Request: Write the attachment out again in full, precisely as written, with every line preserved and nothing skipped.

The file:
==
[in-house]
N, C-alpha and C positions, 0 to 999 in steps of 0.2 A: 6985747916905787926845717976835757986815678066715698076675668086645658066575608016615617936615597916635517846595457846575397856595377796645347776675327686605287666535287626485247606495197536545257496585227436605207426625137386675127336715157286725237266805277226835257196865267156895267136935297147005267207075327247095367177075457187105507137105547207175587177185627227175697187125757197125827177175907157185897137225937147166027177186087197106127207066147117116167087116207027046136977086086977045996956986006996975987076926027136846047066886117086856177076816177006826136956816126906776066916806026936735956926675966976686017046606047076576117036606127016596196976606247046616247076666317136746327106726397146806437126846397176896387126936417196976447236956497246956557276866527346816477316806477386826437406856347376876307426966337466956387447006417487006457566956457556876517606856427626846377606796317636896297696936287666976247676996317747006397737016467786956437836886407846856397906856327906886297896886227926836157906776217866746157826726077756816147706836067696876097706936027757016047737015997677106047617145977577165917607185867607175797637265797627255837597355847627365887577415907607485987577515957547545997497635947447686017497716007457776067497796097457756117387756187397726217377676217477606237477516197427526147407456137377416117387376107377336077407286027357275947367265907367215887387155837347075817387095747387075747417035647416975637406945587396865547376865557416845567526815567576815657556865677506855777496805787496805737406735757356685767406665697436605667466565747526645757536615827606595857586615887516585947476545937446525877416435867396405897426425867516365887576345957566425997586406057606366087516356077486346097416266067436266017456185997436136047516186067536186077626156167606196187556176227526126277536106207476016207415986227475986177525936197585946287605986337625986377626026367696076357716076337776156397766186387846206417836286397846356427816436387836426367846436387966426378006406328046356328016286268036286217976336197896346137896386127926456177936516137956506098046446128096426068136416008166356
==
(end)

[in-house]
N, C-alpha and C positions, 0 to 999 in steps of 0.2 A: 6985747916905787926845717976835757986815678066715698076675668086645658066575608016615617936615597916635517846595457846575397856595377796645347776675327686605287666535287626485247606495197536545257496585227436605207426625137386675127336715157286725237266805277226835257196865267156895267136935297147005267207075327247095367177075457187105507137105547207175587177185627227175697187125757197125827177175907157185897137225937147166027177186087197106127207066147117116167087116207027046136977086086977045996956986006996975987076926027136846047066886117086856177076816177006826136956816126906776066916806026936735956926675966976686017046606047076576117036606127016596196976606247046616247076666317136746327106726397146806437126846397176896387126936417196976447236956497246956557276866527346816477316806477386826437406856347376876307426966337466956387447006417487006457566956457556876517606856427626846377606796317636896297696936287666976247676996317747006397737016467786956437836886407846856397906856327906886297896886227926836157906776217866746157826726077756816147706836067696876097706936027757016047737015997677106047617145977577165917607185867607175797637265797627255837597355847627365887577415907607485987577515957547545997497635947447686017497716007457776067497796097457756117387756187397726217377676217477606237477516197427526147407456137377416117387376107377336077407286027357275947367265907367215887387155837347075817387095747387075747417035647416975637406945587396865547376865557416845567526815567576815657556865677506855777496805787496805737406735757356685767406665697436605667466565747526645757536615827606595857586615887516585947476545937446525877416435867396405897426425867516365887576345957566425997586406057606366087516356077486346097416266067436266017456185997436136047516186067536186077626156167606196187556176227526126277536106207476016207415986227475986177525936197585946287605986337625986377626026367696076357716076337776156397766186387846206417836286397846356427816436387836426367846436387966426378006406328046356328016286268036286217976336197896346137896386127926456177936516137956506098046446128096426068136416008166356